The New Humanitarian Annual Report 2021

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In the news: Peace and the pandemic

‘Pressures may grow on governments and opposition in polarised situations to find common ground.’

Young Lumad men practise boxing at a displacement camp at a church in Davao City
Young Lumad men practise boxing at a displacement camp at a church in Davao City in 2016. The Lumads have been caught in the middle of the struggle between between the government and the communist New People’s Army. (Jared Ferrie/TNH)

The coronavirus has sparked at least one positive, if tentative, outcome: a rebel group in the Philippines announced a ceasefire this week. 

The Communist Party of the Philippines said 24 March that it had ordered its armed wing, the New People’s Army, to observe a ceasefire aimed at “fighting the Covid-19 pandemic”. Days earlier, Philippine President Rodrigo Duterte had declared his own unilateral ceasefire.

Conflict involving the New People’s Army has killed an estimated 43,000 people over decades in parts of the Philippines. 

The coronavirus outbreak is already upending humanitarian responses, and it threatens to destabilise economies and exacerbate crises across the globe. But is it overly optimistic to think that a pandemic can also be an ingredient for peace?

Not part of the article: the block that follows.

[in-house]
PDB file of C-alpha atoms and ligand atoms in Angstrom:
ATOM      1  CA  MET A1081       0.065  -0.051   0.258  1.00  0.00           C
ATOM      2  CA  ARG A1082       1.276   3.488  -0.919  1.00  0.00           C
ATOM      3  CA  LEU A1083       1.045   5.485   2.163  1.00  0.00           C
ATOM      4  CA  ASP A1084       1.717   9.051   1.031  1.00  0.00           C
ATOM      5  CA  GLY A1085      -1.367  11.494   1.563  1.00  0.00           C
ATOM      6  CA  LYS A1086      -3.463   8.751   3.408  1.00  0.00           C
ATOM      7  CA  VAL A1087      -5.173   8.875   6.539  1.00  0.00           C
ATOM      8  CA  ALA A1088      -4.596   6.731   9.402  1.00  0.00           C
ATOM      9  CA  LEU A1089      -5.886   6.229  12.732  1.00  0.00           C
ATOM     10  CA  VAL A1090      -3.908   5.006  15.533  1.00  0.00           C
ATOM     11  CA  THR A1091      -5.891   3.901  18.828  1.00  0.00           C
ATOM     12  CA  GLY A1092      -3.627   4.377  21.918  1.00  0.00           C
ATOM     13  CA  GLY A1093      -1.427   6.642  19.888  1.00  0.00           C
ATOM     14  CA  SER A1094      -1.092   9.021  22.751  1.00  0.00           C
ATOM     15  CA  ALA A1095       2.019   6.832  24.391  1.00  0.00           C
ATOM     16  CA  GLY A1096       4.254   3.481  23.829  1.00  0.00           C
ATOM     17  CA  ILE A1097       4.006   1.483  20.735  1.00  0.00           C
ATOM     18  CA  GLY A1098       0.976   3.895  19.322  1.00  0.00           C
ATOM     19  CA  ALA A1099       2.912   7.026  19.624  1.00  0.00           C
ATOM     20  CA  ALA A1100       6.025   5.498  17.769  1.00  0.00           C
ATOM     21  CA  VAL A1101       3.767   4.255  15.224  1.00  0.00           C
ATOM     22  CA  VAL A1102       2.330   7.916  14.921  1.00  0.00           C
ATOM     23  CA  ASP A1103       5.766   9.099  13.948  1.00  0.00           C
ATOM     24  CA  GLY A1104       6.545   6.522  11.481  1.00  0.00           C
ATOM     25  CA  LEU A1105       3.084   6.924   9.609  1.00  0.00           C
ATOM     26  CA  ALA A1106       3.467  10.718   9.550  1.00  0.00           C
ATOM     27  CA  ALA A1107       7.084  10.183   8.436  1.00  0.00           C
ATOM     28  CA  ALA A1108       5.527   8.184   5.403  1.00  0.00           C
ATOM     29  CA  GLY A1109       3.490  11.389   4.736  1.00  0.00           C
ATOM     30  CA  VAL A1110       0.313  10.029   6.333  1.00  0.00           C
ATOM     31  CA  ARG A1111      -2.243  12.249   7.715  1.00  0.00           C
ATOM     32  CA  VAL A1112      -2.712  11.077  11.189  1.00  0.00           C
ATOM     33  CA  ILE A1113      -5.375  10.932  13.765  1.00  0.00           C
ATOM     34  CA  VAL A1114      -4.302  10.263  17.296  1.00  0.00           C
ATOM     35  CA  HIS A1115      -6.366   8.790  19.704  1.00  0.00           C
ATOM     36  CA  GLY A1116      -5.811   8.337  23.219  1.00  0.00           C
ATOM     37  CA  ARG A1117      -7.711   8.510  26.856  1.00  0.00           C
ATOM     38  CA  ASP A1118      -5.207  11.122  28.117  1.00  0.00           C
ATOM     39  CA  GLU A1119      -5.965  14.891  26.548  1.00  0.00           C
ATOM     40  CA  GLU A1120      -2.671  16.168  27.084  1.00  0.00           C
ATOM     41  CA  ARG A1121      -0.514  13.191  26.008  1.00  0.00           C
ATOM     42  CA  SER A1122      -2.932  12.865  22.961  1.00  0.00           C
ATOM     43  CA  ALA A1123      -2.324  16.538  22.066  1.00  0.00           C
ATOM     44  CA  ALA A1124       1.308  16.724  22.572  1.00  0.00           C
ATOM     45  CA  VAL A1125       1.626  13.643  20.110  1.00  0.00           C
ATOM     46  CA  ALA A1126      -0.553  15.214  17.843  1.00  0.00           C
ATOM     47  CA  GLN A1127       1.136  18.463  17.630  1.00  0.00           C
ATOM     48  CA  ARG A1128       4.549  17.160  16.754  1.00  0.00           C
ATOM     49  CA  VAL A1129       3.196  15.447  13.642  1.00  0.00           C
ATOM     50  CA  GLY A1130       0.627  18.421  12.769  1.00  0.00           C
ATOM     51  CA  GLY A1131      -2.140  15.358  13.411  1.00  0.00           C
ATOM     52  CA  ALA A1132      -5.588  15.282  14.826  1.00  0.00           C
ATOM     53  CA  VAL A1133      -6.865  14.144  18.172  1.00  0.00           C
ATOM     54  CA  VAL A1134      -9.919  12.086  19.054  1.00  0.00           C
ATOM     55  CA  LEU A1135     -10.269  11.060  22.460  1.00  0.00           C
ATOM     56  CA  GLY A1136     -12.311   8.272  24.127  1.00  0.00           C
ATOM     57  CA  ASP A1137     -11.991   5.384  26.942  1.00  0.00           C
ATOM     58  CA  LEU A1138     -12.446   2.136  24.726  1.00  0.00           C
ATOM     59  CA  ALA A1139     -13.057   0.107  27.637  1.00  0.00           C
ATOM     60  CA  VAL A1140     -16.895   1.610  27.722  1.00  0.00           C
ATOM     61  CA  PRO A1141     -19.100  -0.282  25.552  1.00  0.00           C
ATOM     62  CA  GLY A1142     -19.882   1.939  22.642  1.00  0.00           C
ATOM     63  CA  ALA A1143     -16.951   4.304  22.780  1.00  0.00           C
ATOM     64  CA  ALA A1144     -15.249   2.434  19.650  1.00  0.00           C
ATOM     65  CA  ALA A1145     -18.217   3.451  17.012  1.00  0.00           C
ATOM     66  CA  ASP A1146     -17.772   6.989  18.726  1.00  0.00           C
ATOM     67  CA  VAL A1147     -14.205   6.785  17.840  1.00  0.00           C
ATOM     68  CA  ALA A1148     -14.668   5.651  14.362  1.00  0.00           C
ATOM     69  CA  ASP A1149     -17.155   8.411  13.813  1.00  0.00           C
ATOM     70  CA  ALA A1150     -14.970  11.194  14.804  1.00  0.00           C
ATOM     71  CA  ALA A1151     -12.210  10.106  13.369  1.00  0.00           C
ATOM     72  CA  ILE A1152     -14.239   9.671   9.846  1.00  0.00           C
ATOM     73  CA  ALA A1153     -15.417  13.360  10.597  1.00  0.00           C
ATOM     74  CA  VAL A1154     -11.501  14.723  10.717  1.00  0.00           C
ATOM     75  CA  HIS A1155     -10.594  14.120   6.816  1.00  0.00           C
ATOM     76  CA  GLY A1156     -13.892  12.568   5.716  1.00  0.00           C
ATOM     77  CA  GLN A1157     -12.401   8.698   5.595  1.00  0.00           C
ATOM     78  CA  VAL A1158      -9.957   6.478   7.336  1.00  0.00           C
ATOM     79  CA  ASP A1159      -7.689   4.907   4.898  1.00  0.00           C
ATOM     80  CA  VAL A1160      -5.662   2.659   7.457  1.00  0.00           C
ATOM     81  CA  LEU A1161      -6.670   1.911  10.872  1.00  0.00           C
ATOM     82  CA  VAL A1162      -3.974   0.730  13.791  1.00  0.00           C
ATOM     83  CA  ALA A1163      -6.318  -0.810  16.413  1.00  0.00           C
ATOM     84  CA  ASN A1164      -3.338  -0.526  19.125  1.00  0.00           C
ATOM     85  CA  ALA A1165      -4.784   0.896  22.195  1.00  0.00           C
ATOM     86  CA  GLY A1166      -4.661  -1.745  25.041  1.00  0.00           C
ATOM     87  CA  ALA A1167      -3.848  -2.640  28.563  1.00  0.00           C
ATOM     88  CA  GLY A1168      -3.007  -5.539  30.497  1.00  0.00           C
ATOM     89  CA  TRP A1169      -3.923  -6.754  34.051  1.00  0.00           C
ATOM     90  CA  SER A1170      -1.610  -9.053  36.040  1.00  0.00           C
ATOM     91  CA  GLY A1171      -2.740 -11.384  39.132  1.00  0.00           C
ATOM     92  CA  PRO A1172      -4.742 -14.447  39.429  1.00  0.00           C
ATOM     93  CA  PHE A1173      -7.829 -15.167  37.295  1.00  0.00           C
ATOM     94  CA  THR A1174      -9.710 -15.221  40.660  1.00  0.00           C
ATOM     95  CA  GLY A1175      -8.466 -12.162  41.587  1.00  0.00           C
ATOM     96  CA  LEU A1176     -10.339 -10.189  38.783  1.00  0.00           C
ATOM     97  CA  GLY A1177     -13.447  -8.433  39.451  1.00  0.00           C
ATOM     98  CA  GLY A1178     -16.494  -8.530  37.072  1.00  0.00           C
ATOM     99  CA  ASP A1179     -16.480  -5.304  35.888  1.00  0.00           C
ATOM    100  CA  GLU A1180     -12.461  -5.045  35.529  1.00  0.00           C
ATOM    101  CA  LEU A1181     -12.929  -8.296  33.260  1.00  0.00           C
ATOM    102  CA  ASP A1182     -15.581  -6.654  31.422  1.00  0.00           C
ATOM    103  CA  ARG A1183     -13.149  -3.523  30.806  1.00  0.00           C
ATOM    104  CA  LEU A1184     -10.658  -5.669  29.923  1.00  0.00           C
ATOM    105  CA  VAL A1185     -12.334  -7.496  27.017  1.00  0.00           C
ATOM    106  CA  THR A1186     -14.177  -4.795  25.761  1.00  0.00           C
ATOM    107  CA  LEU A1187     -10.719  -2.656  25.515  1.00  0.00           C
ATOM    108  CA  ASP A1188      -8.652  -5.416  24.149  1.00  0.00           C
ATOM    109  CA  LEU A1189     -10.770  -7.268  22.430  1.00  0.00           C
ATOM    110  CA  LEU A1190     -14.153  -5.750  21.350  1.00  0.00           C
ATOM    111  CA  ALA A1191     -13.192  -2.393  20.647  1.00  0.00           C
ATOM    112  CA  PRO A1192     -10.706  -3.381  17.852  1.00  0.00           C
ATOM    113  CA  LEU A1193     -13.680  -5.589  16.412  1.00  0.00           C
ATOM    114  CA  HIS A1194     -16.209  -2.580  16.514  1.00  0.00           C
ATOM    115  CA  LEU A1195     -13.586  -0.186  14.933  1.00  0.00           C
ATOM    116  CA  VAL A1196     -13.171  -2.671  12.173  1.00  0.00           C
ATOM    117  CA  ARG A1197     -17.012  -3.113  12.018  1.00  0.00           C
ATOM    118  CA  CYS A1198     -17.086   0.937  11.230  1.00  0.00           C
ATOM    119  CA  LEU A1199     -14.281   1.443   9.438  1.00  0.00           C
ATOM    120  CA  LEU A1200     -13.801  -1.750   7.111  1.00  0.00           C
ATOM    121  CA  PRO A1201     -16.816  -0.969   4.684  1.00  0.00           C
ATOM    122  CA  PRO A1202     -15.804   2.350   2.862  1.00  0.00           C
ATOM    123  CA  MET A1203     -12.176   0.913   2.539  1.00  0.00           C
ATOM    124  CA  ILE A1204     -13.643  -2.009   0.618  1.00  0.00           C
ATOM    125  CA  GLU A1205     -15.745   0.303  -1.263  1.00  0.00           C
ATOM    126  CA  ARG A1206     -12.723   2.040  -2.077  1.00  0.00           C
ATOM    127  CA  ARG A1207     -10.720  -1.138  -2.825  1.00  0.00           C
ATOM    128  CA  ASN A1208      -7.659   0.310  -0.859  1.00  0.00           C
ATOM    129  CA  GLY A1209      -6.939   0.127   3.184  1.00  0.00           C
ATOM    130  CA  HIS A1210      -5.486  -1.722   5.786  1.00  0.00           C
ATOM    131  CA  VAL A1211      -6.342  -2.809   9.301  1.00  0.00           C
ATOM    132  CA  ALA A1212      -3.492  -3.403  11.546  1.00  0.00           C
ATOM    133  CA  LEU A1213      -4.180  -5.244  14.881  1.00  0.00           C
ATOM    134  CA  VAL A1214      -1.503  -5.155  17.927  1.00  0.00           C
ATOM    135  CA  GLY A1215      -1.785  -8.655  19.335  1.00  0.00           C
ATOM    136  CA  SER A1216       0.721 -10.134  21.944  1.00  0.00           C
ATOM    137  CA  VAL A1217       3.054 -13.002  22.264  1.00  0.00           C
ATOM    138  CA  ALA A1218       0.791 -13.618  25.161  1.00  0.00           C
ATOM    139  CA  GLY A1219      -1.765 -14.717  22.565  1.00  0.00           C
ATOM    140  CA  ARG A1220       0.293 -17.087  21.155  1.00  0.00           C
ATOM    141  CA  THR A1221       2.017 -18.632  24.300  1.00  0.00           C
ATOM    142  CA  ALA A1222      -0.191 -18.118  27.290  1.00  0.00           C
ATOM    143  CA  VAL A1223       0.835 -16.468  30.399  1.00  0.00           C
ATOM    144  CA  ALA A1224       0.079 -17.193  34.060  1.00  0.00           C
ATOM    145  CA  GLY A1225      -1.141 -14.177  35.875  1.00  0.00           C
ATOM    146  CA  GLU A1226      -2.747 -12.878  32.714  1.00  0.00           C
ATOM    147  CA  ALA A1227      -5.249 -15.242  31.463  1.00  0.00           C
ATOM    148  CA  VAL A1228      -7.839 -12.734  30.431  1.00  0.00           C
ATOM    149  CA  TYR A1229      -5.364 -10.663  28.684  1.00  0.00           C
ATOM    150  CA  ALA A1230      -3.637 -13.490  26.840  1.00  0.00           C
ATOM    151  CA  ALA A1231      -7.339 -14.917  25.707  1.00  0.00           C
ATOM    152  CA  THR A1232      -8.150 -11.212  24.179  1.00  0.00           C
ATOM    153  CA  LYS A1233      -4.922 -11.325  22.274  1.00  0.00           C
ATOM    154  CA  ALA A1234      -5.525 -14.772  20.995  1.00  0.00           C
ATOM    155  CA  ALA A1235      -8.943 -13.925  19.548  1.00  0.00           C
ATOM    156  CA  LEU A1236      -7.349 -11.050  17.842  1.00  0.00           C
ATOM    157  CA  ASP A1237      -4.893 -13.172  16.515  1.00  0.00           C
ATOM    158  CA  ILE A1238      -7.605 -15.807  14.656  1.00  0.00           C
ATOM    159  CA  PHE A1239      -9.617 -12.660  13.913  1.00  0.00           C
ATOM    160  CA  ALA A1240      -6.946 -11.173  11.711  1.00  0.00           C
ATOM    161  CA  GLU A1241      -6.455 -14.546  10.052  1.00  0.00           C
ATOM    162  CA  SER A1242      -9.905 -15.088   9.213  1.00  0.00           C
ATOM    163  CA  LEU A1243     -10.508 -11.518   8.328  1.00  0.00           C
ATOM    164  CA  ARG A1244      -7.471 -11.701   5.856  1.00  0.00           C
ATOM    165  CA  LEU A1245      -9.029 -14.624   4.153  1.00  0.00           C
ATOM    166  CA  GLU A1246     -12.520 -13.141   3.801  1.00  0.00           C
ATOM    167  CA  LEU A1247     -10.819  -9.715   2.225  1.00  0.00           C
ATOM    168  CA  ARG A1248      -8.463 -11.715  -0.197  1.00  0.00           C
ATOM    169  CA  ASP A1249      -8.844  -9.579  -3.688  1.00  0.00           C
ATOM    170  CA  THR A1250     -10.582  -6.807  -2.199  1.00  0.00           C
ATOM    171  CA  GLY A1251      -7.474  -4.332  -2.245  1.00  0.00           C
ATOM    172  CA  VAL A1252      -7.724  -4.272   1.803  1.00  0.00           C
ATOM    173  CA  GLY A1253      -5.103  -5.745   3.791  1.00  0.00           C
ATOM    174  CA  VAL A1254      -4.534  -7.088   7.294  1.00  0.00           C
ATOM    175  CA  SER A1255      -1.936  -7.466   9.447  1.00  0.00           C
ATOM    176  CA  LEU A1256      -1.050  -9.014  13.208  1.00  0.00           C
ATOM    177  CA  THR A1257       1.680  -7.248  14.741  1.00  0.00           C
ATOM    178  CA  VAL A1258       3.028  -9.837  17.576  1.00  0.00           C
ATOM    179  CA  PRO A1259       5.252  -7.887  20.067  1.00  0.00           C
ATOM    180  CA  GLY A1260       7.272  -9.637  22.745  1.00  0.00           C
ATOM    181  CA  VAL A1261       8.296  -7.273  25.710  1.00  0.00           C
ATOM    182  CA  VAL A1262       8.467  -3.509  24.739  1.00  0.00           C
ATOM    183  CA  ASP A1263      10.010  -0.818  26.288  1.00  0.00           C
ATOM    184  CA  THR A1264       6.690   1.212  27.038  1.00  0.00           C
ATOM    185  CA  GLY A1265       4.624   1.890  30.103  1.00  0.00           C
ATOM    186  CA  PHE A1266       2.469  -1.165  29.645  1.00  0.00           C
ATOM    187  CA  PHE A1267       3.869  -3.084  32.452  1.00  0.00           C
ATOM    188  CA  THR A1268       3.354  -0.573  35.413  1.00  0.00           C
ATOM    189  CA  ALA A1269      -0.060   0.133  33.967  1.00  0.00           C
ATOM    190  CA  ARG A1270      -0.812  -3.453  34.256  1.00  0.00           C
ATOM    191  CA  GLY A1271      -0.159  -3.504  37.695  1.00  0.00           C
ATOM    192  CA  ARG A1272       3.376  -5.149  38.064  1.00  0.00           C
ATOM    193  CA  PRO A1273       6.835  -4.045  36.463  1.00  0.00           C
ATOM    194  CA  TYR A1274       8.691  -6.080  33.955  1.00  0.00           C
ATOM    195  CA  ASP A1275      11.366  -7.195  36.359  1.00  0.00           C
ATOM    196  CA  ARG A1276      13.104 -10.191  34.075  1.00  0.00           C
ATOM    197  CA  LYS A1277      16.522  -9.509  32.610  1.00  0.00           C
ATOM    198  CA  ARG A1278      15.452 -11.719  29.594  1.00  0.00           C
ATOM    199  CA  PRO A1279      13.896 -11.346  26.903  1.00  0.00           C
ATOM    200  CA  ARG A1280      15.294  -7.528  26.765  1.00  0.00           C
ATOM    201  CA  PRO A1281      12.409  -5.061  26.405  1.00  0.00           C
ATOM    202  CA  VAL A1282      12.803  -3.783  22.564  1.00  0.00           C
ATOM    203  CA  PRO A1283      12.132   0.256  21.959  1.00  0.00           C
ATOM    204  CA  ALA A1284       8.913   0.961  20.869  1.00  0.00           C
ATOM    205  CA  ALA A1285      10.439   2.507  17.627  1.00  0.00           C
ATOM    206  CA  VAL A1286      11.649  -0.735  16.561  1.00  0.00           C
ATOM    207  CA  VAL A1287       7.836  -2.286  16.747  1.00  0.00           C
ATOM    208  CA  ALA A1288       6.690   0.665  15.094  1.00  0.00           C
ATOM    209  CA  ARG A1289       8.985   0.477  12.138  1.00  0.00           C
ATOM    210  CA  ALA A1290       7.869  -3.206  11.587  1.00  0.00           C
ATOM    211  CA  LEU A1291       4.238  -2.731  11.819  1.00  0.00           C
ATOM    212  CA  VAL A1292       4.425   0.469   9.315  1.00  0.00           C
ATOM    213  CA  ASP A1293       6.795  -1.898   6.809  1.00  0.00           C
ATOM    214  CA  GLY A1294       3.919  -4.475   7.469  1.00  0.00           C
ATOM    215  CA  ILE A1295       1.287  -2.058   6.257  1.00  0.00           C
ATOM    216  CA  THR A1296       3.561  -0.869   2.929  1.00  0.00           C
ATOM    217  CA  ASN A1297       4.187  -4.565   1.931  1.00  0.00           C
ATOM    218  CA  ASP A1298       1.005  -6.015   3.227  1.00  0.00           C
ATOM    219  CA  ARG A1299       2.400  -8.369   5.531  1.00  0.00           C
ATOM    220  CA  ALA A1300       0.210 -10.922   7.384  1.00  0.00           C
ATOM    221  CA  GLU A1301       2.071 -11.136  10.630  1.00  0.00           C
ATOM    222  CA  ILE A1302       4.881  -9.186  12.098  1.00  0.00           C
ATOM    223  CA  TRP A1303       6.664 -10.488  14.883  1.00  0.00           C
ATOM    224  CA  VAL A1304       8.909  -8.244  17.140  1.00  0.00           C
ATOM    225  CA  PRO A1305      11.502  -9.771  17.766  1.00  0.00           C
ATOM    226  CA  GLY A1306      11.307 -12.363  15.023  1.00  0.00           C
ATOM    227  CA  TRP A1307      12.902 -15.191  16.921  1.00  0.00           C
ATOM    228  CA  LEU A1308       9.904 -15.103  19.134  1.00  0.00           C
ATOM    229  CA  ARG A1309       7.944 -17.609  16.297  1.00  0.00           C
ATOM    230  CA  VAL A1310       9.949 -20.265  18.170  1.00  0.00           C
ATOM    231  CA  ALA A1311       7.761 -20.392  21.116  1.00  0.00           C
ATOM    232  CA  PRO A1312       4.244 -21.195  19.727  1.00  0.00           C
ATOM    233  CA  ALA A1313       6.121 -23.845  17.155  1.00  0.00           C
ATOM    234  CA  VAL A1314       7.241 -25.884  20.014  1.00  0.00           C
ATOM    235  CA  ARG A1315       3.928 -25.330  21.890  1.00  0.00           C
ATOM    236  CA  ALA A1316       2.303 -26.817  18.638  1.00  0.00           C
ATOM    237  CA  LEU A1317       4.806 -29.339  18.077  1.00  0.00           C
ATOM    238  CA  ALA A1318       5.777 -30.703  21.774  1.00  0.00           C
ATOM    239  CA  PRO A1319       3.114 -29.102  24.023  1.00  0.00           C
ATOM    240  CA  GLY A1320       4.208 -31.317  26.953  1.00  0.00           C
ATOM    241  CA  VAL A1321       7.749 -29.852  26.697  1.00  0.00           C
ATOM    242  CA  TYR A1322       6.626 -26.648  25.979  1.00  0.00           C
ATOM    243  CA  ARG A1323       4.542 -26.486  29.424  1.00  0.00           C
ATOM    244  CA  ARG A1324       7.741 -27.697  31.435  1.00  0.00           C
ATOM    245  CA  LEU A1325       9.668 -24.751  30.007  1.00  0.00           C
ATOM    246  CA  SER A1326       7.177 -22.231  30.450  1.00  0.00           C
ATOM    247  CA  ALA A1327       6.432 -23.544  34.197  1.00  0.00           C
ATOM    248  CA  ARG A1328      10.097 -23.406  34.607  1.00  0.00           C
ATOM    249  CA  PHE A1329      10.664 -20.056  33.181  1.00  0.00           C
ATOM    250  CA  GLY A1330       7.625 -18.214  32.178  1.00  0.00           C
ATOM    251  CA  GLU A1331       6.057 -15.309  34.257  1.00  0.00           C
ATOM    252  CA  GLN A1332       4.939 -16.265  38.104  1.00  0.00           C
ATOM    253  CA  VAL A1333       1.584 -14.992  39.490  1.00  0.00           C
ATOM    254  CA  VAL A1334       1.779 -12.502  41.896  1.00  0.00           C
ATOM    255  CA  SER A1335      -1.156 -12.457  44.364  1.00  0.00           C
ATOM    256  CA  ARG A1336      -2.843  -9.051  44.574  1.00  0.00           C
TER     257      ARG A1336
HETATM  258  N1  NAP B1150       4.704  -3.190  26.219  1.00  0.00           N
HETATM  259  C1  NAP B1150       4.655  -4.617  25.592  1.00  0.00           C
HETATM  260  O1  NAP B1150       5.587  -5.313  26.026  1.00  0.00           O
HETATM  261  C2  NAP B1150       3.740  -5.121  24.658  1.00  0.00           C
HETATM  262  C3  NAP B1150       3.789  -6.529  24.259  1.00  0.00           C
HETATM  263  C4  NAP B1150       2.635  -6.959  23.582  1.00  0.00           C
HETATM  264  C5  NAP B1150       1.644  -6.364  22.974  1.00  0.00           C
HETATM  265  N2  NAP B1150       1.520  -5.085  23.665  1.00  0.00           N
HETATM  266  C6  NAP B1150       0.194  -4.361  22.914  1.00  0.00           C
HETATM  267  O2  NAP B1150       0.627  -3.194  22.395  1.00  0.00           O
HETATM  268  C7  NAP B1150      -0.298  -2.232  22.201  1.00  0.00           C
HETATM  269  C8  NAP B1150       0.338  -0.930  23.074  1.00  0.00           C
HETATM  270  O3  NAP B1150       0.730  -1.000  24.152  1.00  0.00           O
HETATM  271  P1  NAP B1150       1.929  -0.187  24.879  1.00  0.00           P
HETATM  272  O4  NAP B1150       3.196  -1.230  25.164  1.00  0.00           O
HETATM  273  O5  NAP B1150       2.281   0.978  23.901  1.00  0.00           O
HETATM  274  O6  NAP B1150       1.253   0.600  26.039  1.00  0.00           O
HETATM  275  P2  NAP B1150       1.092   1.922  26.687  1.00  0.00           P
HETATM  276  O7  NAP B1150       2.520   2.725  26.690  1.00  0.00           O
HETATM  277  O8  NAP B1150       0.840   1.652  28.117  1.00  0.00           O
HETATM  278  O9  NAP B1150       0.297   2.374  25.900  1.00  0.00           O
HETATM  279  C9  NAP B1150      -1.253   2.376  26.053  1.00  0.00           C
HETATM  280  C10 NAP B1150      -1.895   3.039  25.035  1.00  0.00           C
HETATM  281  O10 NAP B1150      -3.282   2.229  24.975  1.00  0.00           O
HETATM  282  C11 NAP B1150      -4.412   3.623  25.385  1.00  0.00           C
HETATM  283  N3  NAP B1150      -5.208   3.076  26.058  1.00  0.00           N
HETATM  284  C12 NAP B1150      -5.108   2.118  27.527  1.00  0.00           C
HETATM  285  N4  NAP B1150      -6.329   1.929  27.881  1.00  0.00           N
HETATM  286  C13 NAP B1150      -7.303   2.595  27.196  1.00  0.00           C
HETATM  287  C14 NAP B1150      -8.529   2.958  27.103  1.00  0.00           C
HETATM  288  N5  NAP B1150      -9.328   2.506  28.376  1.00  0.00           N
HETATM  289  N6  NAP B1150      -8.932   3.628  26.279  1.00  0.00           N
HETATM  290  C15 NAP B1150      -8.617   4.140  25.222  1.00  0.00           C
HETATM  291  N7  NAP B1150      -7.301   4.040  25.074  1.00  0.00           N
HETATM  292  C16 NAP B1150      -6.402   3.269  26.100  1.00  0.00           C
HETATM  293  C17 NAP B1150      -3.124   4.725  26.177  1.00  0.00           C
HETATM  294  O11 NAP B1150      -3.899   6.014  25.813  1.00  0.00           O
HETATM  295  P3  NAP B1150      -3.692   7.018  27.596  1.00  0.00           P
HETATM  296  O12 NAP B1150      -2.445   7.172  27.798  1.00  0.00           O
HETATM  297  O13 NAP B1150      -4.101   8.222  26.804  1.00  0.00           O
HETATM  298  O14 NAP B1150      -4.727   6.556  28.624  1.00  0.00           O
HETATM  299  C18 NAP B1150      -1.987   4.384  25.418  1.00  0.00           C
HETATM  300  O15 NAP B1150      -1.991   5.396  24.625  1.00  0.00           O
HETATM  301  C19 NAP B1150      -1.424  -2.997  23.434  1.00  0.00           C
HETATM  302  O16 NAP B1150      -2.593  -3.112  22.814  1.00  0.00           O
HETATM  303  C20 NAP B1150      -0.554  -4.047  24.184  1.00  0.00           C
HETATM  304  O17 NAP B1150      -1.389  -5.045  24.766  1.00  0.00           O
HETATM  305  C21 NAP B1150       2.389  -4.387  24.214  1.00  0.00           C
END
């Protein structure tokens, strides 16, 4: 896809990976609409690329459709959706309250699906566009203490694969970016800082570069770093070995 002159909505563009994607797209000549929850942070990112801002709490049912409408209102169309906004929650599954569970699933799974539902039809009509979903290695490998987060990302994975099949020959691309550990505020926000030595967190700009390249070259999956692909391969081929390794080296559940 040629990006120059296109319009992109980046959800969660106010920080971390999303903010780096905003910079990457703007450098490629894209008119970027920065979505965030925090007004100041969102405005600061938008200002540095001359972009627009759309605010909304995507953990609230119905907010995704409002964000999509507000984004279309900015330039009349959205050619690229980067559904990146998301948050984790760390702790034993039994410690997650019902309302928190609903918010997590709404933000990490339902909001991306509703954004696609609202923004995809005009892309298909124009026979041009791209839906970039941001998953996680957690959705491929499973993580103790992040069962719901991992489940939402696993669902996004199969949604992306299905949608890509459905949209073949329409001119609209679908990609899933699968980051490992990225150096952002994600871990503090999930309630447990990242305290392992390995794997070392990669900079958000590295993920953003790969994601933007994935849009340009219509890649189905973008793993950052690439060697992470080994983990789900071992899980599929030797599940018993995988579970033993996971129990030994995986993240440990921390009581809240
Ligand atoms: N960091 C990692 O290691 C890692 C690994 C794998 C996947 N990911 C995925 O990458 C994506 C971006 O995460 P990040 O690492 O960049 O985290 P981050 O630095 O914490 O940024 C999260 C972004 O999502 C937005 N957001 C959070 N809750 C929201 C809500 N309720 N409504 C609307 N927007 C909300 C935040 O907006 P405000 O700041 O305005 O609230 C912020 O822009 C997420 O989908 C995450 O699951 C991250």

Elsewhere, a separatist militia in Cameroon also declared a coronavirus ceasefire, the BBC reported, while combatants in Libya agreed on a “humanitarian pause”. The Kurdish-led Syrian Democratic Forces, allied against Syrian leader Bashar al-Assad, also reportedly announced it would “avoid engaging in military action”.

Big disasters have occasionally played a role in deflating conflicts – the end of a three-decade war in Indonesia’s Aceh following the 2004 Indian Ocean tsunami being one often-cited example.

“As the devastation spreads and economies shrink, pressures may grow on governments and opposition in polarised situations to find common ground,” the International Crisis Group said in a report this week. 

Still, flickers of peace are also easily extinguished. In Libya, clashes resumed days after the humanitarian pause was announced.

- Irwin Loy

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